December 13, 1998


Legacy of the '90s Boom: More Jobs for Black Men


One heartening byproduct of the current economic boom is that more young black men are working or going to school. In the last few years, unemployment rates have dropped sharply, the share of 16- to 24-year-olds at work has rebounded, and school enrollment has spurted.

Almost any gains on this front are worth celebrating. The collapse of work among young black men in the 1960s and 1970s counts as the biggest economic and social disaster of the post-World War II era.

Back in the bad old '40s and '50s, young black men were as likely to work as young white men were. By the 1970s, the pay gap between young black and young white workers had all but disappeared. But in the decades that followed, steady, legitimate work simply disappeared from the lives of half of the country's young black men.

After nearly eight years of growth, the tightest labor market in decades is having a noticeable effect on their participation in the work force and on employers' willingness to hire them. (The employment figures do not reflect the growth in the percentage of young black men who are in jail or prison, so it is unclear whether things have improved quite as much as the jobs data show.)

The question now is whether the recent improvement has a chance of sticking through the next recession. Labor markets were tight in the late 80s, and more young black men found work then, too -- only to see their gains disappear in the 1990s.

There are some reasons for cautious optimism. For starters, the rewards of working have been growing lately. Since 1996, pay for the bottom 20 percent of the work force -- the young, inexperienced and unskilled, who tend to work in stores and restaurants -- are seeing wage gains of 3.6 percent a year after inflation, thanks both to increases in the minimum wage and to employers' difficulties in filling vacancies.

"That's much better than anything we've seen in the last 25 years," said Lawrence Katz, an economist at Harvard and a former chief economist at the Labor Department. Some economists think the long-term trends driving down pay at the bottom of the ladder may be abating.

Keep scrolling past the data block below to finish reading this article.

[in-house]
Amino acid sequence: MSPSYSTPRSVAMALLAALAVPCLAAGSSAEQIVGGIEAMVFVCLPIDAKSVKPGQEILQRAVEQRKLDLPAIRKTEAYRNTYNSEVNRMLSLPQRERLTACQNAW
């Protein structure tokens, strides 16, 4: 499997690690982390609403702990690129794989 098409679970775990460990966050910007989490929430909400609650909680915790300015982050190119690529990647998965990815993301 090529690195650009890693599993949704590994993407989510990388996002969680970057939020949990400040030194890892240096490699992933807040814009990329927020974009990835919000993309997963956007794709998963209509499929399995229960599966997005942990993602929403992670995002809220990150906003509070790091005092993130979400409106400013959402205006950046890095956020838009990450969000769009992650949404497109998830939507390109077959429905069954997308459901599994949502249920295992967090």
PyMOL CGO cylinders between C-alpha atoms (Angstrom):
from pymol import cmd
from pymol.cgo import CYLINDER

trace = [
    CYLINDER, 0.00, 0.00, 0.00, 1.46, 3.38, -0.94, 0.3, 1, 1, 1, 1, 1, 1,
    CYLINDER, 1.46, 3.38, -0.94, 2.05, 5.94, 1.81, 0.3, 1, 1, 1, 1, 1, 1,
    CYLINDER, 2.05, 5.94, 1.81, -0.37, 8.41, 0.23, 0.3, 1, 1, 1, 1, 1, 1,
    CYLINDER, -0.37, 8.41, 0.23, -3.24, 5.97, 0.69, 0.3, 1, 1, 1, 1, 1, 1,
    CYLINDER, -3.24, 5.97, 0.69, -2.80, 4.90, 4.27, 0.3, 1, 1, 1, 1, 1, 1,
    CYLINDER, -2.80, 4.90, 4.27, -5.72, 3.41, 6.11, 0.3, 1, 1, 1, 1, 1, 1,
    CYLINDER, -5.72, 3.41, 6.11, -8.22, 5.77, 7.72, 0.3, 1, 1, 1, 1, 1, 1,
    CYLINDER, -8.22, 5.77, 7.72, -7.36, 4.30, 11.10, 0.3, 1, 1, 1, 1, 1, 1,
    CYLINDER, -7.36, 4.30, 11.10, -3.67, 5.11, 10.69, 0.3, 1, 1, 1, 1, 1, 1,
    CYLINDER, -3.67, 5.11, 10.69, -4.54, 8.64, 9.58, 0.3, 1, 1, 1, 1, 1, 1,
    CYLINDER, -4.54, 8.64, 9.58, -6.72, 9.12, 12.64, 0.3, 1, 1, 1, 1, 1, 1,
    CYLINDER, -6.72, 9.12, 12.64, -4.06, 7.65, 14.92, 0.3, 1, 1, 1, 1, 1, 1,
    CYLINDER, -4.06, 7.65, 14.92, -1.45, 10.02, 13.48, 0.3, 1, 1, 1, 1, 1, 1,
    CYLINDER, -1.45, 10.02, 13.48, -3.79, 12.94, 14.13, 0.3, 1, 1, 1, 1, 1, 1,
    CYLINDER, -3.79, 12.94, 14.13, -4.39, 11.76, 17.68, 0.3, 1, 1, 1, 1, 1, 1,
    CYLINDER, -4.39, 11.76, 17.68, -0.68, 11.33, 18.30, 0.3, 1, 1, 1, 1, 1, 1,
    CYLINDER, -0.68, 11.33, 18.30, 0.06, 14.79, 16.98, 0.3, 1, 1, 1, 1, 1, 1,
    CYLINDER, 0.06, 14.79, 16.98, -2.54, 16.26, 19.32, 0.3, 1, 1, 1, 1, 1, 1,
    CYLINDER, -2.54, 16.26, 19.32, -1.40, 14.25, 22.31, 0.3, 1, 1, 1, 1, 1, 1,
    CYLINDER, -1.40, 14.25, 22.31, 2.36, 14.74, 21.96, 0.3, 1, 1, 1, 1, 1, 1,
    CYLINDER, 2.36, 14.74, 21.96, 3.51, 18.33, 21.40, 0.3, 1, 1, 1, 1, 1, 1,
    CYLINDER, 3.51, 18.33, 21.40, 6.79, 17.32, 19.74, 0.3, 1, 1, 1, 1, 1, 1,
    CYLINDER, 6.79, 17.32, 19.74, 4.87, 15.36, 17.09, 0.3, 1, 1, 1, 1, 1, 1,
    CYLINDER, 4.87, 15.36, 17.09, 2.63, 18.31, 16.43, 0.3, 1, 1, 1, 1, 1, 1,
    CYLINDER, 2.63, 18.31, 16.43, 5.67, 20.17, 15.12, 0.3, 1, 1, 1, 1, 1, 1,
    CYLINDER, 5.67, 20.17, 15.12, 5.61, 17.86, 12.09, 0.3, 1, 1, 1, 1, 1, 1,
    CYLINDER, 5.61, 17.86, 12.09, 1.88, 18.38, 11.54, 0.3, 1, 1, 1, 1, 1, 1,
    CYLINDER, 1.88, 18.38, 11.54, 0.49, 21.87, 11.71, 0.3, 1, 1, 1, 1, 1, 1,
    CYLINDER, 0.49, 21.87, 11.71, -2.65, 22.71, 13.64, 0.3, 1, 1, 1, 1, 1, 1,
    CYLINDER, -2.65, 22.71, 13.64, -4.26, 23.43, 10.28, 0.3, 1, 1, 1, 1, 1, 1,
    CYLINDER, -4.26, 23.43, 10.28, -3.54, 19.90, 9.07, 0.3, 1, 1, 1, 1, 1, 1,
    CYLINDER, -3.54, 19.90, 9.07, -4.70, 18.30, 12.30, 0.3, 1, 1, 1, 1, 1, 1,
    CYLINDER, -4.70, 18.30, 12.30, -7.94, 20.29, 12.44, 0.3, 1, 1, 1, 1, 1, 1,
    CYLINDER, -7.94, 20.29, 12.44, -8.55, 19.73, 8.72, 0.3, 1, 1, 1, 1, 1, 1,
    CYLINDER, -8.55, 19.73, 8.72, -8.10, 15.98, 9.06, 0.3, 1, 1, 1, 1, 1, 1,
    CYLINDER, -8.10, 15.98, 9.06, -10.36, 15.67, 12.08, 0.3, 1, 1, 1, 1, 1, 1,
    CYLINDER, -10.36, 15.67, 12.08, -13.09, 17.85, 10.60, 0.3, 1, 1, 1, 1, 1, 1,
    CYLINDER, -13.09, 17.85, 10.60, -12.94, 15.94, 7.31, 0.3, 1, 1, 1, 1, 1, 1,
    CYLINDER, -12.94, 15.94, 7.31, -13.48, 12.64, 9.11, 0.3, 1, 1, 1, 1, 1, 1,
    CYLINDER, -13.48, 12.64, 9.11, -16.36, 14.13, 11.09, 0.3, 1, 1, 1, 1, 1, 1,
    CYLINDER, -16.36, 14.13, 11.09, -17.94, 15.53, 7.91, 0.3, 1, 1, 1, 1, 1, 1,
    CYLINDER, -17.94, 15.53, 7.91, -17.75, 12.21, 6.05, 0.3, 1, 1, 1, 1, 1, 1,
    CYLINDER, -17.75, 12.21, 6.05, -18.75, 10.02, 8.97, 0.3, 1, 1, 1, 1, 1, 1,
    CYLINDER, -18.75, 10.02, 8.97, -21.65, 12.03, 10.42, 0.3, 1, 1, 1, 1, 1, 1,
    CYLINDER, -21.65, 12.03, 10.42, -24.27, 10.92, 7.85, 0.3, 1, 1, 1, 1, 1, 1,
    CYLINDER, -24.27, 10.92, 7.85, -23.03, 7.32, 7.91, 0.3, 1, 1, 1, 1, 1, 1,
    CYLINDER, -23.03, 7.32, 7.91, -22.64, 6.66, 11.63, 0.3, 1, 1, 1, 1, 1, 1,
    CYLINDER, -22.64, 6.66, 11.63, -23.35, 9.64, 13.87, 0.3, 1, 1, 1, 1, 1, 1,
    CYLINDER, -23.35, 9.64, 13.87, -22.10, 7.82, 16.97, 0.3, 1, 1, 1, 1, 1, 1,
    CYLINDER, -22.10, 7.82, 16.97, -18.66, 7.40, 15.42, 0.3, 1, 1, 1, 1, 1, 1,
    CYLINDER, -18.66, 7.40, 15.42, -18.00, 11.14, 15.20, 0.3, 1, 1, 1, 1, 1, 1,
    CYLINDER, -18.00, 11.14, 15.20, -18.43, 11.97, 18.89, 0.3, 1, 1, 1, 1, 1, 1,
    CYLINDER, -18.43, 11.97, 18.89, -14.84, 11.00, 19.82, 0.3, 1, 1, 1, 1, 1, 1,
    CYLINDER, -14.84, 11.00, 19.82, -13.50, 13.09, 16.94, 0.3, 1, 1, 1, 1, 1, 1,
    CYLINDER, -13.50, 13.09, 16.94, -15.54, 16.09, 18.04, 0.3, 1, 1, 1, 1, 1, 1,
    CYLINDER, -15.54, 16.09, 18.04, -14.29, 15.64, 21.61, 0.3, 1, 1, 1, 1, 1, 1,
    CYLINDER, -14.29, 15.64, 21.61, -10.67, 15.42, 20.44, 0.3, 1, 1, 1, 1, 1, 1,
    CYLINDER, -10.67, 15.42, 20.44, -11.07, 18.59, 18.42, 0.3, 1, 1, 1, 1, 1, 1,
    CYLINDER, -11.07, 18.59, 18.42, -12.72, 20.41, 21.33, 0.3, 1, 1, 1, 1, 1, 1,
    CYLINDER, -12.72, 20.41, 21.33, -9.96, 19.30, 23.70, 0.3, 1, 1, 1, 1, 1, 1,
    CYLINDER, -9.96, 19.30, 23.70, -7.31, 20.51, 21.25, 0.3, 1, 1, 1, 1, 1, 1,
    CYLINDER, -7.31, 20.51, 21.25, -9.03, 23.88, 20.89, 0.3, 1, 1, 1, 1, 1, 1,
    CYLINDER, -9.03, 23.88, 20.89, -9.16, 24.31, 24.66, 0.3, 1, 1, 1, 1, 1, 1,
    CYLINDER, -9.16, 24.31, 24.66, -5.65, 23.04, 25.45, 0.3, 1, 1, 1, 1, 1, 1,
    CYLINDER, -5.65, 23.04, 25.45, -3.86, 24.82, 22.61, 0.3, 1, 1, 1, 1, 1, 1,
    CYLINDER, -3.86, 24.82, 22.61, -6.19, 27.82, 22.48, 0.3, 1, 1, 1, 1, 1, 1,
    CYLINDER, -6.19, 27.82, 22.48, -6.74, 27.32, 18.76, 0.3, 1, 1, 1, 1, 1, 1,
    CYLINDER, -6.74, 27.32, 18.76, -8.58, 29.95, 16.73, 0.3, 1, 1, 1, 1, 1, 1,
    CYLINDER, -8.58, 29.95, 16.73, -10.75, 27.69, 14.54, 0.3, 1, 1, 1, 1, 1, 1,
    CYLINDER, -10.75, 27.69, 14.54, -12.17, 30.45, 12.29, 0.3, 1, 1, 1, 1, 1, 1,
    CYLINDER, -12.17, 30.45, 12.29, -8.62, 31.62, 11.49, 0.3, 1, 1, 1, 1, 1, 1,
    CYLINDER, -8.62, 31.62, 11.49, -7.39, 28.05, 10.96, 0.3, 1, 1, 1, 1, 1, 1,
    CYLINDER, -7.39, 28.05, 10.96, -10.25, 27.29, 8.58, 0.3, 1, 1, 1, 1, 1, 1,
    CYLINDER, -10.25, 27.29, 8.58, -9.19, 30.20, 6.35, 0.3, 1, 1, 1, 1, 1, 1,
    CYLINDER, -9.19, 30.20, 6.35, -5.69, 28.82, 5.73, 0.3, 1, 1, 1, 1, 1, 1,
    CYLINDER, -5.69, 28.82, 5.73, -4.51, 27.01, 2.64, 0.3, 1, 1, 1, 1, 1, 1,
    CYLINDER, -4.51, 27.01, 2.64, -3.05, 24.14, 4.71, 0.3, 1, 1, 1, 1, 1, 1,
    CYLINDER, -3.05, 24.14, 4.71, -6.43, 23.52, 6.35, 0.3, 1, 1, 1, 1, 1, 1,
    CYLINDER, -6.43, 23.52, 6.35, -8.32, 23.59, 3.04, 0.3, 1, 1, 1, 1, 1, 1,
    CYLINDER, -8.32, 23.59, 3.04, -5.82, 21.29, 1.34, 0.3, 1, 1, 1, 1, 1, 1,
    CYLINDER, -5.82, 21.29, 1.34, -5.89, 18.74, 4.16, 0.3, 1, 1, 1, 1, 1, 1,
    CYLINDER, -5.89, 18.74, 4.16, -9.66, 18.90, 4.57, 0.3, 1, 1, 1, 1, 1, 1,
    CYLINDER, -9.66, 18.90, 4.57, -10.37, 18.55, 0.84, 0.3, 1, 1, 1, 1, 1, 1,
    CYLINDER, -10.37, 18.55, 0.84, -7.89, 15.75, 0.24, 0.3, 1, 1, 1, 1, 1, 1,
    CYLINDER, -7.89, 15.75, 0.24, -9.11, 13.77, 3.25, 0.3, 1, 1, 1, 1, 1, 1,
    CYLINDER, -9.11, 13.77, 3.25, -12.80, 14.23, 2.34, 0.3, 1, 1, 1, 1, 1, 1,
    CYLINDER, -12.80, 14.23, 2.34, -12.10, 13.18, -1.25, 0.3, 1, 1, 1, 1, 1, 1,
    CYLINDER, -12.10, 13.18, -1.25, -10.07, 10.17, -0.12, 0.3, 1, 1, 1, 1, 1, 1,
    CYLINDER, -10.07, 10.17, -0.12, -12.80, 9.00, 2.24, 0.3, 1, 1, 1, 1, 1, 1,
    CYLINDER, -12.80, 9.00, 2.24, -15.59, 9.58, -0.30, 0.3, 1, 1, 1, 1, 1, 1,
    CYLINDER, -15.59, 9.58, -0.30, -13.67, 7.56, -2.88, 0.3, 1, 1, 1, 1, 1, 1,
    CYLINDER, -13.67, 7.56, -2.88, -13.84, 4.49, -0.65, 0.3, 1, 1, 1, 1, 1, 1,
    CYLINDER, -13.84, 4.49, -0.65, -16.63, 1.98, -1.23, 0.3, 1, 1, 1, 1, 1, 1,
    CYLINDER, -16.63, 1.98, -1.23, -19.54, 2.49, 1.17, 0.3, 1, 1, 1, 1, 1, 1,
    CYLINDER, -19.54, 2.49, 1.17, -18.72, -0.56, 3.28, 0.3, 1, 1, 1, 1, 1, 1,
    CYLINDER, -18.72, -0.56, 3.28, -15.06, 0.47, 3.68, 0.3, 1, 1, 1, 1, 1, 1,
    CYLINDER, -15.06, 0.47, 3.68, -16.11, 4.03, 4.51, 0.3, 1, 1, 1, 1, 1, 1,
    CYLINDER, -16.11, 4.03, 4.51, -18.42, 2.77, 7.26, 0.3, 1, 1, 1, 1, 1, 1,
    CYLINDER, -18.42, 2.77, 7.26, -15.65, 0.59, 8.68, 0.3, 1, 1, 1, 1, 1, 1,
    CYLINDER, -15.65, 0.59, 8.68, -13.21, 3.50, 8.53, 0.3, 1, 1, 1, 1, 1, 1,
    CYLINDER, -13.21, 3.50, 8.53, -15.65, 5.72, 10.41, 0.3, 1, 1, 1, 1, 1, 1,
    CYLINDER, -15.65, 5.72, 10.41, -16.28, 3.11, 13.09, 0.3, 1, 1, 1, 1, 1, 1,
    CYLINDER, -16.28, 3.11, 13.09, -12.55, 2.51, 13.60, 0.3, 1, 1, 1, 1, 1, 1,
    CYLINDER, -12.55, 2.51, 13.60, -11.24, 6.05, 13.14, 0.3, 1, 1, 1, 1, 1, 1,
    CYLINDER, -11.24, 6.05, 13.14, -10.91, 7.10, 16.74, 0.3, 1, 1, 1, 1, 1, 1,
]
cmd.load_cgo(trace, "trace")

Federal help for the working poor adds to the payoff. "Between the Bush and Clinton administrations, subsidies to working poor have exploded," said Douglas J. Besharov of the American Enterprise Institute. And day care subsidies have mushroomed.

Cities and states, meanwhile, have stopped making welfare checks available to single men, as some have done since the 1960s, and Washington has dropped single men from eligibility for food stamps.

The push to move many single mothers off welfare also seems to be changing domestic arrangements in ways promoting work among young black males. At least half who leave the rolls depart not for jobs but to move in with someone else, often a husband or boyfriend.

"Are some of those 50 percent telling boyfriends, 'If you expect to continue this relationship, you'd better get a job'?" Besharov asked rhetorically. "It's a plausible story, for which there's very little evidence."

More important, the main alternative to work -- crime -- has become a much less attractive way to make a living. The crack cocaine trade has collapsed. Estimates of hourly pay in the illegal-drug business suggest that it is surprisingly low, perhaps not much more than the current minimum wage.

And the police in cities like New York have gotten savvier as well as tougher, said James Q. Wilson of the University of California at Los Angeles. So crime rates are down sharply in many cities.

According to Bruce Weinberg, an economist at Ohio State University, there is some evidence that a more vibrant job market for low-skilled workers means fewer muggings, burglaries, car thefts and other property crimes. But the direction of causation probably goes the other way.

"Crime may cause poverty," wrote Abigail and Stephan Thernstrom in their book, "America in Black and White." They cite evidence that crime is a major reason employers leave the inner city, and a strong reason some employers are reluctant to hire young black men, whether they have criminal records or have merely been stereotyped.

The gains of the 1980s boom may have evaporated so quickly because of crack cocaine. In the late 1980s, a well-known study of young black men in Massachusetts by Katz and his colleague Richard Freeman found that, even though many more found jobs when the overall unemployment rate fell below 3 percent, two-thirds -- twice the proportion of five years earlier -- said their chances of making a good living were better on the streets than in legitimate jobs. That fraction has probably declined.

For young black men today, "having less of a criminal record and more of a work record is a good sign for when they're older," said Katz.

Besharov added, "The strong economy primes the pump, but as people change attitudes and build up their ability for work, some of the gains are going to stick."

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